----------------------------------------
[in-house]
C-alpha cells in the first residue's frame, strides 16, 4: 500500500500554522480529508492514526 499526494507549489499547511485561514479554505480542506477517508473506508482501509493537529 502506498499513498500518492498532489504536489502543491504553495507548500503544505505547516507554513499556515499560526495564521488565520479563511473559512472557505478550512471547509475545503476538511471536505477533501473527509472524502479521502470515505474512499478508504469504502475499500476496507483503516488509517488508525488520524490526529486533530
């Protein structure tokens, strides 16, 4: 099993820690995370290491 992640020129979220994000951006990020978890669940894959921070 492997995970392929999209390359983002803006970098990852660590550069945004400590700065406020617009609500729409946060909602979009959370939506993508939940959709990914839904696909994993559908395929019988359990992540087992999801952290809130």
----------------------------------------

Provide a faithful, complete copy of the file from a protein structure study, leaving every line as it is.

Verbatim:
[in-house]
C-alpha cells in the first residue's frame, strides 16, 4: 500500500500554522480529508492514526 499526494507549489499547511485561514479554505480542506477517508473506508482501509493537529 502506498499513498500518492498532489504536489502543491504553495507548500503544505505547516507554513499556515499560526495564521488565520479563511473559512472557505478550512471547509475545503476538511471536505477533501473527509472524502479521502470515505474512499478508504469504502475499500476496507483503516488509517488508525488520524490526529486533530
């Protein structure tokens, strides 16, 4: 099993820690995370290491 992640020129979220994000951006990020978890669940894959921070 492997995970392929999209390359983002803006970098990852660590550069945004400590700065406020617009609500729409946060909602979009959370939506993508939940959709990914839904696909994993559908395929019988359990992540087992999801952290809130």